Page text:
How District 220 plans to address building needs, funding

  • Barrington Area Unit District 220 board members and Superintendent Brian Harris, far left, hosted a casual evening to explore possible future building needs. The Wednesday evening event about the Blueprint 220 initiative started on Barrington High School's auditorium stage.

      Barrington Area Unit District 220 board members and Superintendent Brian Harris, far left, hosted a casual evening to explore possible future building needs. The Wednesday evening event about the Blueprint 220 initiative started on Barrington High School's auditorium stage. Bob Susnjara | Staff Photographer

  • Brigid Tileston, director of fine, visual and performing arts at Barrington Area Unit District 220, addresses possible future space needs during a meeting Wednesday night.

      Brigid Tileston, director of fine, visual and performing arts at Barrington Area Unit District 220, addresses possible future space needs during a meeting Wednesday night. Bob Susnjara | Staff Photographer

  • Barrington Area Unit District 220 board members and Superintendent Brian Harris hosted a Wednesday event to explain possible future building needs. Roughly 200 people attended the session about the Blueprint 220 initiative.

      Barrington Area Unit District 220 board members and Superintendent Brian Harris hosted a Wednesday event to explain possible future building needs. Roughly 200 people attended the session about the Blueprint 220 initiative. Bob Susnjara | Staff Photographer

  • Visitors gathered in Barrington High School's basement cafeteria toward end of Wednesday evening event about possible future building needs.

      Visitors gathered in Barrington High School's basement cafeteria toward end of Wednesday evening event about possible future building needs. Bob Susnjara | Staff Photographer

 
 
Updated 10/26/2017 12:29 PM

Barrington Area Unit District 220 provided a look at potential school renovations during an informal event that included information on how the ideas would be funded.

At issue is Blueprint 220, a long-term strategy to provide recommendations on school renovations to meet today's education needs, in part through flexible spaces and better technology.

                                                                                                                                                                                                                       
 

Roughly 200 people gathered Wednesday night for a special school board session that started in Barrington High School's auditorium with presentations and a performance by drama students.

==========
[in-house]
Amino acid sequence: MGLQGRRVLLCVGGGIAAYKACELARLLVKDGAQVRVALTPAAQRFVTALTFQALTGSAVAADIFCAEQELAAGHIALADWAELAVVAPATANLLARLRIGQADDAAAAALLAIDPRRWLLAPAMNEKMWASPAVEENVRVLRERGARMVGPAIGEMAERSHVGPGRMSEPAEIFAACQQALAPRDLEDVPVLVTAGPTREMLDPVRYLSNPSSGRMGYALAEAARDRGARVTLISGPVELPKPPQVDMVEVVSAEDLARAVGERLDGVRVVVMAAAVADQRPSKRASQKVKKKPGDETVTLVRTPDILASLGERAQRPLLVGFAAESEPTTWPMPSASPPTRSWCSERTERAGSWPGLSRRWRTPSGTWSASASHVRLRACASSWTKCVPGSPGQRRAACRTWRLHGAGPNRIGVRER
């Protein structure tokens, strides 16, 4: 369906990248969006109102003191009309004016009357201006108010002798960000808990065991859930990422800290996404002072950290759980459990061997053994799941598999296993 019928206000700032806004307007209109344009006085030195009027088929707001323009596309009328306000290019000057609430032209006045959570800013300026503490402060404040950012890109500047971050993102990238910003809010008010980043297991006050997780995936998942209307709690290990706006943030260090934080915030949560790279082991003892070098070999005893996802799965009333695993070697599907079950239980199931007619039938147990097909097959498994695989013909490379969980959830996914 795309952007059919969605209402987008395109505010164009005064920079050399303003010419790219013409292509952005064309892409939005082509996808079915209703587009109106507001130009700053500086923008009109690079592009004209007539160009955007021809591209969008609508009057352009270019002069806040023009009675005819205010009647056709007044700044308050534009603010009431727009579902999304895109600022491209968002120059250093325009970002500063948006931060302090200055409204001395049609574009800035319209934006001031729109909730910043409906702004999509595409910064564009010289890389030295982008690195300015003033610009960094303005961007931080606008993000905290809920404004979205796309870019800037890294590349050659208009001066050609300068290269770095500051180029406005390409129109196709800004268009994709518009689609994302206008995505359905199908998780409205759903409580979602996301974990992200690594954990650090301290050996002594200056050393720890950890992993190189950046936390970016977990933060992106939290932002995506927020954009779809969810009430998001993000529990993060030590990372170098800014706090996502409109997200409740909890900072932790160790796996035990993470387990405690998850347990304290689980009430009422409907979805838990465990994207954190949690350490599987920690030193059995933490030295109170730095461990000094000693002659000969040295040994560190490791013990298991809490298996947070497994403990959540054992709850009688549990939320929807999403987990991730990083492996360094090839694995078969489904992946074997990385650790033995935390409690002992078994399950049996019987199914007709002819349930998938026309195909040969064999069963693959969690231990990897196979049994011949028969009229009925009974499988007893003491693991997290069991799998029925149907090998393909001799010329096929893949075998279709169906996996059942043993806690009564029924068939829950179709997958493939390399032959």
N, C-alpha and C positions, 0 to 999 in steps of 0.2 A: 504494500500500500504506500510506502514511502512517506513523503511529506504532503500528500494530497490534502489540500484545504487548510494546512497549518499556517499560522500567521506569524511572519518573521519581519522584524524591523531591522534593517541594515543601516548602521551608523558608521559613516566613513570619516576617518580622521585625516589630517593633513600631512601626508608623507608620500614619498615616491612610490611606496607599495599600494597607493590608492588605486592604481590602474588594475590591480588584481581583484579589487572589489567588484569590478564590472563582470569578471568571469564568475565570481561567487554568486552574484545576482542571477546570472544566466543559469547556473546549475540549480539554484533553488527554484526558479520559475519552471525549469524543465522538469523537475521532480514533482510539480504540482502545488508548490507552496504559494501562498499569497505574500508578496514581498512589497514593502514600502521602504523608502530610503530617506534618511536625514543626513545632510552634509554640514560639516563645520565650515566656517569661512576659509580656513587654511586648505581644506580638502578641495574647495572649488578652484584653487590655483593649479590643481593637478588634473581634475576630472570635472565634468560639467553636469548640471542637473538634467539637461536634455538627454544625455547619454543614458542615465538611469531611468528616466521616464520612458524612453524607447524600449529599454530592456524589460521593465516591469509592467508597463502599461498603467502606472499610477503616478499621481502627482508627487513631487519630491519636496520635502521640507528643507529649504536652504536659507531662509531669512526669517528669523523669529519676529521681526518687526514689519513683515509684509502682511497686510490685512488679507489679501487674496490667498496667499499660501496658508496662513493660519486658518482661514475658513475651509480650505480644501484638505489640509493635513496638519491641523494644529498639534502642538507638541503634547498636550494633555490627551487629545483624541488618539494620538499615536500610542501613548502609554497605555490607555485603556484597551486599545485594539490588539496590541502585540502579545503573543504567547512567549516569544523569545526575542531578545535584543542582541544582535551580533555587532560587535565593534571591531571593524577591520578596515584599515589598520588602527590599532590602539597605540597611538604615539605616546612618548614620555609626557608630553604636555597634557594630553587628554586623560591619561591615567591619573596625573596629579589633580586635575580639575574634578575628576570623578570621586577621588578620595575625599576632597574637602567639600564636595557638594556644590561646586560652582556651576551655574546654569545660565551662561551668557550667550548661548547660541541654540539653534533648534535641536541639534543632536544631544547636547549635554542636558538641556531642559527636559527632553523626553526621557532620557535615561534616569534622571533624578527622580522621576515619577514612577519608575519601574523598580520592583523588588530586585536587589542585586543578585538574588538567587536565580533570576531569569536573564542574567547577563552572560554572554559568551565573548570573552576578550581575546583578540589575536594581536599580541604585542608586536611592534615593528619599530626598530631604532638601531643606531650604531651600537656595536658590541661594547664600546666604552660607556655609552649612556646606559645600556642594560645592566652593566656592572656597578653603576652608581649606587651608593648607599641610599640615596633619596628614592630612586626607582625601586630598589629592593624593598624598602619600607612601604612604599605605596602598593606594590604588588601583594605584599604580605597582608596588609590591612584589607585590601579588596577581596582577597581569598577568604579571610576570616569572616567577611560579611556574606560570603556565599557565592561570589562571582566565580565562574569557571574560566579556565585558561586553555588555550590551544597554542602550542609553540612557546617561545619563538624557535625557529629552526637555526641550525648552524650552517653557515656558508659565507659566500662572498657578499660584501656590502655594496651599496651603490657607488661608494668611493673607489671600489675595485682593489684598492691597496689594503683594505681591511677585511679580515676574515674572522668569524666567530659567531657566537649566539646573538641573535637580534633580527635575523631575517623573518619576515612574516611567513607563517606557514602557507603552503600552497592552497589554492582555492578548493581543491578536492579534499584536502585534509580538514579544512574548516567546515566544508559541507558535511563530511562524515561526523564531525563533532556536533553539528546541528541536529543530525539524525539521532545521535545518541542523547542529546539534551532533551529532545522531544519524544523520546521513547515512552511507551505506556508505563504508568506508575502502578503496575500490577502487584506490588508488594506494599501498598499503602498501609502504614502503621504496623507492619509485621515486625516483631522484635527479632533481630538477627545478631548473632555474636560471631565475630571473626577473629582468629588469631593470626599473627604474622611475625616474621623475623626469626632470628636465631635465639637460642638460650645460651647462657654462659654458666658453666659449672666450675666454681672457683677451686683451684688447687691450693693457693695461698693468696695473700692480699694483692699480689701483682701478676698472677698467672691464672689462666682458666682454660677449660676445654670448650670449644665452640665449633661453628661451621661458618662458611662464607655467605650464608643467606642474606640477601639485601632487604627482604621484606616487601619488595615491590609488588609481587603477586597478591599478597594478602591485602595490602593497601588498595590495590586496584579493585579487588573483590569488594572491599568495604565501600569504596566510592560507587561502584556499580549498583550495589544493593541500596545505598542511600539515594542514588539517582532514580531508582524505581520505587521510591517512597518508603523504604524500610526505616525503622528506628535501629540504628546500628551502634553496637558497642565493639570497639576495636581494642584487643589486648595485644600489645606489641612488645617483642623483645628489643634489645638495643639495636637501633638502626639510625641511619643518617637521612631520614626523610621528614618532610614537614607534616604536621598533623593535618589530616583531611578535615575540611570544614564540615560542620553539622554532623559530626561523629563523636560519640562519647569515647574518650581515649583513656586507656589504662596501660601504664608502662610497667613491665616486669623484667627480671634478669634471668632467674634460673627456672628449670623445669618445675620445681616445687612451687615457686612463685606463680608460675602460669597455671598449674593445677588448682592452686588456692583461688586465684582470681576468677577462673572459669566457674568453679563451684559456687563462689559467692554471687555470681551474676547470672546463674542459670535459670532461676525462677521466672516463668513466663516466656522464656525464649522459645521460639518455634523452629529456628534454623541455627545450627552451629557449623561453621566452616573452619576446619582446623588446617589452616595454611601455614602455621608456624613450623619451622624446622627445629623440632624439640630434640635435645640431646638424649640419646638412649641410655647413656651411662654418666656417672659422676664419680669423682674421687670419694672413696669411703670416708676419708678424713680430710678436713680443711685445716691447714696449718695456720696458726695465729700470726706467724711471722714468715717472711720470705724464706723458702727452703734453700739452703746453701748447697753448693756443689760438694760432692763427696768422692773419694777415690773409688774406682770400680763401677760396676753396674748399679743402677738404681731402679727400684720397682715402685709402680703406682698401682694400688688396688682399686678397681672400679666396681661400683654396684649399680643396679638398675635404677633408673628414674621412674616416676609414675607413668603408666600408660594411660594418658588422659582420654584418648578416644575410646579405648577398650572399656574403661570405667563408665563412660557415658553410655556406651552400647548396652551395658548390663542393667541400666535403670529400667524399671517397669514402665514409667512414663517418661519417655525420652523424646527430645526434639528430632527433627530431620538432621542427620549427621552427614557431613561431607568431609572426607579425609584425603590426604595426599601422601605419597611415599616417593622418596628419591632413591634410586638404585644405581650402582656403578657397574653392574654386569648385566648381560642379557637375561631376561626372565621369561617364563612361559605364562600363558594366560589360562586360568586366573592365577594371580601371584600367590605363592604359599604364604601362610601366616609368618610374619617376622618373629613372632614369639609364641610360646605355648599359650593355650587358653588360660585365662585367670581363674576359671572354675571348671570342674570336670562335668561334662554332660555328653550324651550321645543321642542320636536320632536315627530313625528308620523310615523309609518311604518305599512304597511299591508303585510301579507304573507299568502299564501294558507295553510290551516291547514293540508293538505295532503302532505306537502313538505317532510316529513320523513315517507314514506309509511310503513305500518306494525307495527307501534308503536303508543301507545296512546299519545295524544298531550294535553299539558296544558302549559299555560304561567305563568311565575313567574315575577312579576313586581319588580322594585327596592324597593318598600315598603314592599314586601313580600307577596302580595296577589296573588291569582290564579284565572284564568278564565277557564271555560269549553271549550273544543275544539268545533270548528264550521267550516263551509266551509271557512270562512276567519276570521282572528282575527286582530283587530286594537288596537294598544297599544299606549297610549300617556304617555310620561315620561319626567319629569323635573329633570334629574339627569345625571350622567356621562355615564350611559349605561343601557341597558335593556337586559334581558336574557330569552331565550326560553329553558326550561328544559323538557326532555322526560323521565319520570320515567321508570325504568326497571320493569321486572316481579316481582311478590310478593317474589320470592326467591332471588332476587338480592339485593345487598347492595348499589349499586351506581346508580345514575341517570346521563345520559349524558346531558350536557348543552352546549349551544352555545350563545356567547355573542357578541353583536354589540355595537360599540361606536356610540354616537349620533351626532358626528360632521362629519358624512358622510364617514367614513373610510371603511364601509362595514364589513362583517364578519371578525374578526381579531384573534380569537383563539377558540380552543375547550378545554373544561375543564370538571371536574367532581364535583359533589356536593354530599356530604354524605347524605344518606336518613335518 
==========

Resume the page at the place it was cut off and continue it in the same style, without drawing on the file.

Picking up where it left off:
In the students' mini-play, they looked to a future high school with a new performing arts center featuring dance studios, dressing rooms and state-of-the-art technology. They also showed the possibilities of a yoga studio, comfortable classroom seating and a student art gallery at the school, which debuted at its Main Street location in September 1949.

School board President Brian Battle told residents about how potential building renovations across the district would be funded.

Battle said debt from the district's last round of building projects will be off the books in 2021. For an owner of a house with a $550,000 median value, the construction debt payments have been about $750 annually, he said.

The annual tax bill would drop by about that amount when the debt vanishes, but residents could choose to again have money directed toward building needs, he said.

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"Whether we, as a community, want to reinvest in our schools with replacing some of that (construction debt) money with a new (borrowing plan) to do facility improvements is a question that's not a board decision," Battle said. "That's a community decision. That can only be done in a referendum. That's not a board decision."

During small-group tours, visitors heard presentations about potential building needs for future-ready learning, physical activity and wellness, visual and performing arts, and science, technology, engineering and mathematics career pathways.

Brigid Tileston, the district's director of fine, visual and performing arts, said students would benefit greatly from space upgrades. She said middle school fine-arts spaces do not support large programs, and the busy 57-year-old high school auditorium is too small to accommodate modern needs.

"When we're looking at the possibility of improving, revamping spaces, it's not just for the fine-arts students," Tileston said. "There are all sorts of things. Athletic awards ceremonies, programs like this evening, speakers, elementary events that happen (in the auditorium)."

                                                                                                                                                                                                                       
 

Barrington High School Athletic Director Mike Obsuszt and Babbi Barreiro, life-skills department chair and longtime varsity girls basketball head coach, said upgrades are sorely needed for physical education and wellness. For example, Barreiro said, a lack of space prevents the school from accommodating all students who want to be in dance classes.

"We're really at the point now at Barrington High School where we're pretty maxed out spacewise," Barreiro said. "Our (P.E.) curriculum is being driven now by our space. And that's just not what we want. We want to drive our curriculum with what's best for kids every single day."

School board members are to hold a panel discussion Nov. 7 with those involved in the Blueprint 220 planning process. Chicago-based DLR Group, an architecture consultant, has studied the physical condition of District 220's buildings and examined how they are used for education.

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